Newly built Culver City Rollerdrome
Located on a portion of Rancho La Ballona, the Rollerdrome was the earliest significant structure on that site. That area had been a part of Culver City’s Annexation #4, known as the 1924 “Bohemia Annexation.” The Rollerdrome, a very popular roller-skating rink, was dedicated in the late 1920s by Mayor Reve Houck. It was a wooden skating rink, equipped with an organ. The space was also used for competitive skating events.
Culver City Rollerdrome patch used on skate case. (CCHS Collection)
The Rollerdrome became a well-known recreational facility that appealed to skaters of all ages. Many people, like our own Virgie Eskridge, have shared their memories of time spent at this popular roller skating rink. Virgie remembers Mr. Osterloh, who served as the early organist. Another Society Founder, Ethel Ashby, often spoke of this historic site and its social significance to our community. She liked to point out the “strict dress code” precluded anyone from wearing “blue jeans!” It was a favored place to meet family and friends, celebrate birthdays, or enjoy a date. Skating options like “Regular Skate,” “All Women,” “Couples,” “Solitary” (interpreted as “solo time to show off”), were announced, along with the “All Men” call, which Ethel pointed out “made all men race like a bunch of whippets.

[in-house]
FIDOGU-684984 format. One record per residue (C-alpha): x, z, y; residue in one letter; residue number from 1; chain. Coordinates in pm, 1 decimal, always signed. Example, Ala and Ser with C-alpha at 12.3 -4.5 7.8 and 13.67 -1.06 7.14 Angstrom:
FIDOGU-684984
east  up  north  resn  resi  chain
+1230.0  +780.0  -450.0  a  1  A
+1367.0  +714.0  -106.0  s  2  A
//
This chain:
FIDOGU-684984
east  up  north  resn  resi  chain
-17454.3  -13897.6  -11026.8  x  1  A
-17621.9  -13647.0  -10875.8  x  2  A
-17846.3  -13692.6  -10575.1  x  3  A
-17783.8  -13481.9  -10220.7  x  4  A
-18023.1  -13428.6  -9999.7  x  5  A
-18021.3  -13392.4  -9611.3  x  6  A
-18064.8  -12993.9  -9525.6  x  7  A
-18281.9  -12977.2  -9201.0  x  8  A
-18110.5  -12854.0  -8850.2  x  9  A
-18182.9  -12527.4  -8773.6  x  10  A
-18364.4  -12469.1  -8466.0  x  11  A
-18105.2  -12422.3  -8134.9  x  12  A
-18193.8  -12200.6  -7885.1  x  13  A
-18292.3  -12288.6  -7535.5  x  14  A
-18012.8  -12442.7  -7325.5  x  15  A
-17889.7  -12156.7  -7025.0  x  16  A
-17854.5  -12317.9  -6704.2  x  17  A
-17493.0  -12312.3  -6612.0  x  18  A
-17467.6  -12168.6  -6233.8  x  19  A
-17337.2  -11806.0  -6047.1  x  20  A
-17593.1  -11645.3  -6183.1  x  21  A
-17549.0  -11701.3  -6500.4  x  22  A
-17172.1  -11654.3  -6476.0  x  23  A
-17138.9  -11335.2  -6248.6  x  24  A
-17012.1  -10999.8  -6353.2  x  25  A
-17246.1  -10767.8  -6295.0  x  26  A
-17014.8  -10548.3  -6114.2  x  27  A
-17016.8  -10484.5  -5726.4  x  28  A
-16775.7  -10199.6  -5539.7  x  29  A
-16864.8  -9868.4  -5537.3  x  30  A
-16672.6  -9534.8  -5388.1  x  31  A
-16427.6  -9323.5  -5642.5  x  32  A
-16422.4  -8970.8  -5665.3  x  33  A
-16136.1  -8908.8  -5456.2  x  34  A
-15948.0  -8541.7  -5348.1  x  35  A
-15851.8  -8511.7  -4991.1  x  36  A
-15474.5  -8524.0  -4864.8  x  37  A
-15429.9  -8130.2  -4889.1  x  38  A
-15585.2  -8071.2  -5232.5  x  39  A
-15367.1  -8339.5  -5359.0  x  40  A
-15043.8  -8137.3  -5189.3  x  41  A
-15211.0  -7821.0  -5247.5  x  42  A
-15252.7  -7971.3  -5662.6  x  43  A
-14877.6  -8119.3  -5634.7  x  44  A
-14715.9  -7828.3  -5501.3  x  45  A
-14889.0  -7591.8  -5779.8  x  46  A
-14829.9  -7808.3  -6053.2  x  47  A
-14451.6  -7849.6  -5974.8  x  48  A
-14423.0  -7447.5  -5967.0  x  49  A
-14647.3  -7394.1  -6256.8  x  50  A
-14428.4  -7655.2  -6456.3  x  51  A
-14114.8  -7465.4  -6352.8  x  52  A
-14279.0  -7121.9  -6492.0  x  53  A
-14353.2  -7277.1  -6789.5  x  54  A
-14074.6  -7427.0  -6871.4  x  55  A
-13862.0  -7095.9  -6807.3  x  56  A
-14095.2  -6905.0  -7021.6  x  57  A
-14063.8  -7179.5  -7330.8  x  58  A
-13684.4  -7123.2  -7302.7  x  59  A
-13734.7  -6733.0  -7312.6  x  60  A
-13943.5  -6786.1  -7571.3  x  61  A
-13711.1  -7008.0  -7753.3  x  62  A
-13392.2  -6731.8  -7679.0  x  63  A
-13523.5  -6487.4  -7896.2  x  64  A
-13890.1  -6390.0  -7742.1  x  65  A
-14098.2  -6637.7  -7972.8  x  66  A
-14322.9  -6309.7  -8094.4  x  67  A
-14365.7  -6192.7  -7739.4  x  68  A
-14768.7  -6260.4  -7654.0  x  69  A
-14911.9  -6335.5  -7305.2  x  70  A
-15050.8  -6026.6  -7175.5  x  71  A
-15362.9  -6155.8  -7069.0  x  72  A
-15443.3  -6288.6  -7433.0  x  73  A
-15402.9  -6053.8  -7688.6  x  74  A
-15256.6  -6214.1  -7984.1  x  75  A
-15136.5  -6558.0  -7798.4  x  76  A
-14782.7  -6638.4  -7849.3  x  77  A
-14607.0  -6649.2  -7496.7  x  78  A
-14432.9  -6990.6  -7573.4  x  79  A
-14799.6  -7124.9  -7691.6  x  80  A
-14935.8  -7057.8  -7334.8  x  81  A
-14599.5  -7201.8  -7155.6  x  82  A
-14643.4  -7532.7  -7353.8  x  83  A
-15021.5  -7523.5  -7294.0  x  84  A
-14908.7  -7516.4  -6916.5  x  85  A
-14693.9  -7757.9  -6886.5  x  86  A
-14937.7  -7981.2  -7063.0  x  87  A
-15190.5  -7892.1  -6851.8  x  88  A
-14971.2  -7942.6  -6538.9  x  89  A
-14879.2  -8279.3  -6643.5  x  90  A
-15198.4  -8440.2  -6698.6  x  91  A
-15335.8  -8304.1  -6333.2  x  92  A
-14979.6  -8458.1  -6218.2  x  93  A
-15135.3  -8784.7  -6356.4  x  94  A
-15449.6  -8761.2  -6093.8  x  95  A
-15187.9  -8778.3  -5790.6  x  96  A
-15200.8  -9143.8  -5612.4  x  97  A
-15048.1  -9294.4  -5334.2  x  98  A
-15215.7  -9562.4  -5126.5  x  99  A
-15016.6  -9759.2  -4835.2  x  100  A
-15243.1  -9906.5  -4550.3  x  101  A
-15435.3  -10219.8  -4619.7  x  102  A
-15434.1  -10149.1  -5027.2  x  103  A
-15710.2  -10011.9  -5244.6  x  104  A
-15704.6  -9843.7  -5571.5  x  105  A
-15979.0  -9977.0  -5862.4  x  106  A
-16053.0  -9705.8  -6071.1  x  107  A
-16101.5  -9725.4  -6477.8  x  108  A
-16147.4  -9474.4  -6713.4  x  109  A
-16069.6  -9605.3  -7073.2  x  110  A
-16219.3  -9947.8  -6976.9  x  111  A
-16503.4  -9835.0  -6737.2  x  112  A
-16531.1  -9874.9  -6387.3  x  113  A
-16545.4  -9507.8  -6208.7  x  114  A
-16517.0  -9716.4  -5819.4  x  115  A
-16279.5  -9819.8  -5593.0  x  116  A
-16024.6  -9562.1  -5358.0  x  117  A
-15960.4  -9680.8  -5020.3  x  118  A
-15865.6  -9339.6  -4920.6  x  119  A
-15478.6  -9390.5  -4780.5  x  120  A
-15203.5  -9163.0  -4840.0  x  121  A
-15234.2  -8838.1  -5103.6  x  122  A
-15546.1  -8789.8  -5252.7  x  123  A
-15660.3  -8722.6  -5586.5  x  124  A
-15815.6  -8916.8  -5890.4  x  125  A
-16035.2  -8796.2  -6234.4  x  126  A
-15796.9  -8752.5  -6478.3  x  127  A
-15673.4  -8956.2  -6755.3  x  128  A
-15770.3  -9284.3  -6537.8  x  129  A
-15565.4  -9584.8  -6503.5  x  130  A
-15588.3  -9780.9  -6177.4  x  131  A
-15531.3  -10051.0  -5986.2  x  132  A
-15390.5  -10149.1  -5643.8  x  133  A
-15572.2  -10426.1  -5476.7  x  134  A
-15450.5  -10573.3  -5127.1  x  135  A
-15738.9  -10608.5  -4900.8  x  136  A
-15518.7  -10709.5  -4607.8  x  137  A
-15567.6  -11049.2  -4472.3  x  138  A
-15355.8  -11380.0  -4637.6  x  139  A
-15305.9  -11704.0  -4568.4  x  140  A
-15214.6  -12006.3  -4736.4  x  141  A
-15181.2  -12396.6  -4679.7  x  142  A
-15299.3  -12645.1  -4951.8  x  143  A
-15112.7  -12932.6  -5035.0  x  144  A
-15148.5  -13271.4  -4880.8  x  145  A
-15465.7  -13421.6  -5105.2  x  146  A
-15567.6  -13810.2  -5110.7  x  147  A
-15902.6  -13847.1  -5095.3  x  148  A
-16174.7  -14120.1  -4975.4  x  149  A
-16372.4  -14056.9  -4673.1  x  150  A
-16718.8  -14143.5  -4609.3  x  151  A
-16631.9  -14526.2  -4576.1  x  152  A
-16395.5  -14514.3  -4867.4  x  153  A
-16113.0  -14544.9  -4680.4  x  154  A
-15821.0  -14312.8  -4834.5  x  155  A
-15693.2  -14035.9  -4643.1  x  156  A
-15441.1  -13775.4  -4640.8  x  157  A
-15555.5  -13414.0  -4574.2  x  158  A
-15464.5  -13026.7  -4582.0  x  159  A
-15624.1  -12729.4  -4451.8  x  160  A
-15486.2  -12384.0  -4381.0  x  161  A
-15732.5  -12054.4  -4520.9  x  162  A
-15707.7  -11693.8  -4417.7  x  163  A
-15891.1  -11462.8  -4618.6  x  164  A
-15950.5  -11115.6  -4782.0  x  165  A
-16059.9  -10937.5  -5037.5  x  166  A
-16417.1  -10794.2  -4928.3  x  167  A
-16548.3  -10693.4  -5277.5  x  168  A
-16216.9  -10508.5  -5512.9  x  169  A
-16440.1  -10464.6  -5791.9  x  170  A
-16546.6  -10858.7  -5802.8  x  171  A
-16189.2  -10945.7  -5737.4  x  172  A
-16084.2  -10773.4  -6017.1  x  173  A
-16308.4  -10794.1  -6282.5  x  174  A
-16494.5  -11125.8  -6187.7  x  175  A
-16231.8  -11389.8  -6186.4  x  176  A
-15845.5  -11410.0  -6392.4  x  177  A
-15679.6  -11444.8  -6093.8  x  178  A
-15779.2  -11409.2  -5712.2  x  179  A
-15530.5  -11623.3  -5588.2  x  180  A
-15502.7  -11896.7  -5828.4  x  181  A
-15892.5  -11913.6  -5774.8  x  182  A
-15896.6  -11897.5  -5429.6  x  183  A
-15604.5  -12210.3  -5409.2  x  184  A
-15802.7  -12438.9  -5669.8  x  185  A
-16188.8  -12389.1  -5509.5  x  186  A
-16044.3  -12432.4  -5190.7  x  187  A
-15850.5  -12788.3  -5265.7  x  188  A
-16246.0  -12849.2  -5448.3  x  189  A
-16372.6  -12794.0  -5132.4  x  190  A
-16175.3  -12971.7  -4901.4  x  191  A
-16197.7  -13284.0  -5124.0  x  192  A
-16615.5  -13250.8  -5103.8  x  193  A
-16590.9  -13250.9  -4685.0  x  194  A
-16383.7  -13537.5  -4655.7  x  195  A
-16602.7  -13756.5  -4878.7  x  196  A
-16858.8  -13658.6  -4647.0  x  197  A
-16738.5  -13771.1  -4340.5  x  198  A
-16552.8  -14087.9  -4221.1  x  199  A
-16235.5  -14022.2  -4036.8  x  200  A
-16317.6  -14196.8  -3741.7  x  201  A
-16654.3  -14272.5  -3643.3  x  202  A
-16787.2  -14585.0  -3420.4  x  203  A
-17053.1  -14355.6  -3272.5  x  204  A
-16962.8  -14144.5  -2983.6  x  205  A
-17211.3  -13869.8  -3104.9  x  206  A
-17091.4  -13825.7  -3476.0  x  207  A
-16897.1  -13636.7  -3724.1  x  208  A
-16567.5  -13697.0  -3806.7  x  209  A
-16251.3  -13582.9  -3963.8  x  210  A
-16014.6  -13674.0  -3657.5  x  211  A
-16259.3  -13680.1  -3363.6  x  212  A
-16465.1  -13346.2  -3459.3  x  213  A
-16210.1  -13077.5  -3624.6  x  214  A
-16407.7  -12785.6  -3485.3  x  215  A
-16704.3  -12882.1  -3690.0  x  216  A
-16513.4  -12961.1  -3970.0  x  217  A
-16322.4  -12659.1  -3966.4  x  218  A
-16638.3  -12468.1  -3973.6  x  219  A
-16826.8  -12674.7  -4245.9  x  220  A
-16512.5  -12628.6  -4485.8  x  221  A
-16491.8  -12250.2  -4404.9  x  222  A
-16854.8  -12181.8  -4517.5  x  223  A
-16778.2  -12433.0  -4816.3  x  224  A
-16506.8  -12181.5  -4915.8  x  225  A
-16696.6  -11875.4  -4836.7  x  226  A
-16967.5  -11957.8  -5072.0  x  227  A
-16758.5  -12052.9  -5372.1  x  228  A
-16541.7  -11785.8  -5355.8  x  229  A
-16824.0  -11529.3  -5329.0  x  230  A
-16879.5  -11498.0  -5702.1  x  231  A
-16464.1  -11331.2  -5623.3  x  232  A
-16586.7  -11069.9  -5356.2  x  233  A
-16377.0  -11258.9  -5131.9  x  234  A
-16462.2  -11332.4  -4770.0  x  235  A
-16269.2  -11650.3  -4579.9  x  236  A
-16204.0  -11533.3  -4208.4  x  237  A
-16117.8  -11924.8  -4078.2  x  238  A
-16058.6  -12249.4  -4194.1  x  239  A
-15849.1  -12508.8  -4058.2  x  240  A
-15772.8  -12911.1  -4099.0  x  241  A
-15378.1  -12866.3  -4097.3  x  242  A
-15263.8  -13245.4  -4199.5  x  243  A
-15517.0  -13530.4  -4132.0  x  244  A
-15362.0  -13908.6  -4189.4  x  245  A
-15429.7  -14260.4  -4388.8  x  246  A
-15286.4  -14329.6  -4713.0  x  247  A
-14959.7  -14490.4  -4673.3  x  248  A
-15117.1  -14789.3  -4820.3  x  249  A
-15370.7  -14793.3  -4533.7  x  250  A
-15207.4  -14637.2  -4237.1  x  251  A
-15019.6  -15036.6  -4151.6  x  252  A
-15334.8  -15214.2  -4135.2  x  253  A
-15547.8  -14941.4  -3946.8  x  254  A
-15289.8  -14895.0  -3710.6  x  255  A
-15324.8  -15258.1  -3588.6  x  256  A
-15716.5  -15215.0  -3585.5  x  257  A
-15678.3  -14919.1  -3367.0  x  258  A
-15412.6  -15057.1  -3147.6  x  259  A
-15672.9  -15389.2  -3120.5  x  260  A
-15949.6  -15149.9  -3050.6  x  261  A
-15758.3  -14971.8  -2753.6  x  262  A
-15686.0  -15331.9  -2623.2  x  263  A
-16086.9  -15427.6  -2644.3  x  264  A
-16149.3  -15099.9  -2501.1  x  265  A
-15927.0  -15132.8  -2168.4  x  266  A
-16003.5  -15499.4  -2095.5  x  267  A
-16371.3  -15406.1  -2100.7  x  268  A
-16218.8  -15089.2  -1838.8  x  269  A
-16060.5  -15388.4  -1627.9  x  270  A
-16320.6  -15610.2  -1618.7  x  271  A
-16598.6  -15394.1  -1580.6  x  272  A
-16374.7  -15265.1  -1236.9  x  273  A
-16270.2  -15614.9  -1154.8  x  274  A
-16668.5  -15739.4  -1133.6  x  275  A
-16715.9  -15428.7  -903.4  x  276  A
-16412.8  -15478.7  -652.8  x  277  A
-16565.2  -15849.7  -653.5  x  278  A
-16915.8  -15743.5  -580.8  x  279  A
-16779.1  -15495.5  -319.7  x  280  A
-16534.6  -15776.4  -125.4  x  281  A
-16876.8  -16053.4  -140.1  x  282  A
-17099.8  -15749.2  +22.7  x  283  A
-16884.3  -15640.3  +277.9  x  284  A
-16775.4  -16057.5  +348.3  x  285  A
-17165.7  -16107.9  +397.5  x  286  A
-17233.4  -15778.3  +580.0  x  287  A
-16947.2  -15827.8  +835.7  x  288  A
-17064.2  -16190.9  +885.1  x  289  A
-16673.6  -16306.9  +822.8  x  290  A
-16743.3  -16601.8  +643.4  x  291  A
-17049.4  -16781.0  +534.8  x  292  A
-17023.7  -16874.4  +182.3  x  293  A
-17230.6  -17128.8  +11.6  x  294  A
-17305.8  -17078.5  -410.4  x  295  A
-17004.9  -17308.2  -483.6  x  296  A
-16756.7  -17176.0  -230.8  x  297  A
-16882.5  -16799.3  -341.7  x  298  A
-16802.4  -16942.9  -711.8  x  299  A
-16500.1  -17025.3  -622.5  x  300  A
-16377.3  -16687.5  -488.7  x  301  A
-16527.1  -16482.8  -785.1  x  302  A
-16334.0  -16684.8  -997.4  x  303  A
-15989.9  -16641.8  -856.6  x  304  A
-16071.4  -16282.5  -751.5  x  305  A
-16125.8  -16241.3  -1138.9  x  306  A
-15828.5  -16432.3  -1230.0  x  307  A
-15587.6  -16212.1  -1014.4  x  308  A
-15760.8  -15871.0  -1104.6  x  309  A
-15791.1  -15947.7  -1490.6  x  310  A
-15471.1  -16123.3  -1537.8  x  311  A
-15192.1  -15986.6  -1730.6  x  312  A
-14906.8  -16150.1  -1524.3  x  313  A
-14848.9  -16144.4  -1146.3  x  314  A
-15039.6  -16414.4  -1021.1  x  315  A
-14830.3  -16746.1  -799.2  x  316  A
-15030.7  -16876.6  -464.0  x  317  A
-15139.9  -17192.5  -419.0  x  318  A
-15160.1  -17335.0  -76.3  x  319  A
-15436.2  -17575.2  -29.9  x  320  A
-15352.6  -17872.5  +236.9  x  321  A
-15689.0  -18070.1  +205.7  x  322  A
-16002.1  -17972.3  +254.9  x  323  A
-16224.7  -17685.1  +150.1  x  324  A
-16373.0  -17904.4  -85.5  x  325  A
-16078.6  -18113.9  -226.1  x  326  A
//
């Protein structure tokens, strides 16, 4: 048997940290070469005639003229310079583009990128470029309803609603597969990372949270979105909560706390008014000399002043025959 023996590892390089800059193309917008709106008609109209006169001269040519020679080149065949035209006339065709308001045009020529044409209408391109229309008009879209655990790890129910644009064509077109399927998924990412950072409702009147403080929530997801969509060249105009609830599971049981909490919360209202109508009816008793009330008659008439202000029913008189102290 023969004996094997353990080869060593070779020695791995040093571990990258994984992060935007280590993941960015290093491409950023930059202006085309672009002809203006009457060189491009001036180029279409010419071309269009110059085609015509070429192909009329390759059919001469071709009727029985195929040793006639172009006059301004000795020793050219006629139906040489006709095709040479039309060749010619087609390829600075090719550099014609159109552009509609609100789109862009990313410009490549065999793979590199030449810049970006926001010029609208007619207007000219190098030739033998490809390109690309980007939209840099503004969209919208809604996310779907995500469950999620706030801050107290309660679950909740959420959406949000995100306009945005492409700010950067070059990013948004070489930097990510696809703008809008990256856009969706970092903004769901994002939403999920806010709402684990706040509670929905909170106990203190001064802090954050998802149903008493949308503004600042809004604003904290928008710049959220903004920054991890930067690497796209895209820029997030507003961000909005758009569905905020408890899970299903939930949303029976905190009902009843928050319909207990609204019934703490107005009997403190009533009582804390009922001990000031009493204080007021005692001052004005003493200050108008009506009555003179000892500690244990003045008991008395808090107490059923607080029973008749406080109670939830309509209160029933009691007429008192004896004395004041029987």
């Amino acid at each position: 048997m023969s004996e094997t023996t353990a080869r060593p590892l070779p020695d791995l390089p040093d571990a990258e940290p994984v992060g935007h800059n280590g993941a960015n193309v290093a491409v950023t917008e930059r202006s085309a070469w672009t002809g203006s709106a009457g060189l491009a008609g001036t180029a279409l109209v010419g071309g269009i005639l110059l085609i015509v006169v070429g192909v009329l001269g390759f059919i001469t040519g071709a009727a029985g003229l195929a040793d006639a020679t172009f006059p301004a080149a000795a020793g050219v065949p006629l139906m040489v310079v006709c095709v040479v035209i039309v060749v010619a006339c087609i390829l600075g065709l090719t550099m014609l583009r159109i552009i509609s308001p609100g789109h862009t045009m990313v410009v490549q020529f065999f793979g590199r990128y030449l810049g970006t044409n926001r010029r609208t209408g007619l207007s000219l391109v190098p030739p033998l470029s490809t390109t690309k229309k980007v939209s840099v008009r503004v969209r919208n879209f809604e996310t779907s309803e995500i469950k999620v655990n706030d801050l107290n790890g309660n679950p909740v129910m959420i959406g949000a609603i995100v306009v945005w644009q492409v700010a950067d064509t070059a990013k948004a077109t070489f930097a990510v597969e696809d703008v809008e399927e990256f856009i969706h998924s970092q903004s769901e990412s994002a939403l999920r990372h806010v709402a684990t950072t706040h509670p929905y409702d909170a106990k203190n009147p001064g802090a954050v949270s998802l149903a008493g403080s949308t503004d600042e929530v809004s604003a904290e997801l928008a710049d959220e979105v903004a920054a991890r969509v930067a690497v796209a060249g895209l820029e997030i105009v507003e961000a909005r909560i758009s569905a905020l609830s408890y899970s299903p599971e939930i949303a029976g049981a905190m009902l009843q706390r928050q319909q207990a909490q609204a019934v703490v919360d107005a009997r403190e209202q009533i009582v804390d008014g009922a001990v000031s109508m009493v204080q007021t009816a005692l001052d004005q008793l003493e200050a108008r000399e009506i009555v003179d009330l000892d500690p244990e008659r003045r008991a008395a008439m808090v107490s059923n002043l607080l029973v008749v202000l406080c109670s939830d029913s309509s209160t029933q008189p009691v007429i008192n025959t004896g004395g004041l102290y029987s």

Early map of the area with several important recognizable local sites: Rollerdrome (centered), Kennel Club, Stern’s Barbecue, Fox Hills Country Club, Loyola University, Sebastian’s Cotton Club, etc.
”When the Rollerdrome was no longer viable as a skating rink, it was razed to make way for another recreational venue, a city park. It was named for Michael Tellefson, who served as a city employee, (Chief Administrative Officer and City Attorney), and as an elected Councilmember and Mayor (1930-34). Many remember Tellefson Park became an official 1976 U.S. Bicentennial dedication. Mike Tellefson advocated for other city-owned facilities, like the Veterans Memorial Building (1950), and he negotiated important contracts, like our sewer contract with Hyperion in 1951. His portrait hangs in the Mike Balkman Council Chambers at City Hall, and a Culver City street is named Tellefson. Mr. Tellefson and his wife lived on Irving Place.
Culver City Mayor Reve Houck, is pictured seated in the light suit during the ceremony to celebrate construction of our historic Rollerdrome in the late 1920s. Houck was also an advocate for Victory Park, Culver City’s first park, and the financing of the first city bus, which led the way to establish Culver City’s bus system, the second oldest in the state.
We look forward to marking the Rollerdrome site as the Society’s Historic Site #14. Watch for an announcement of the marking date soon!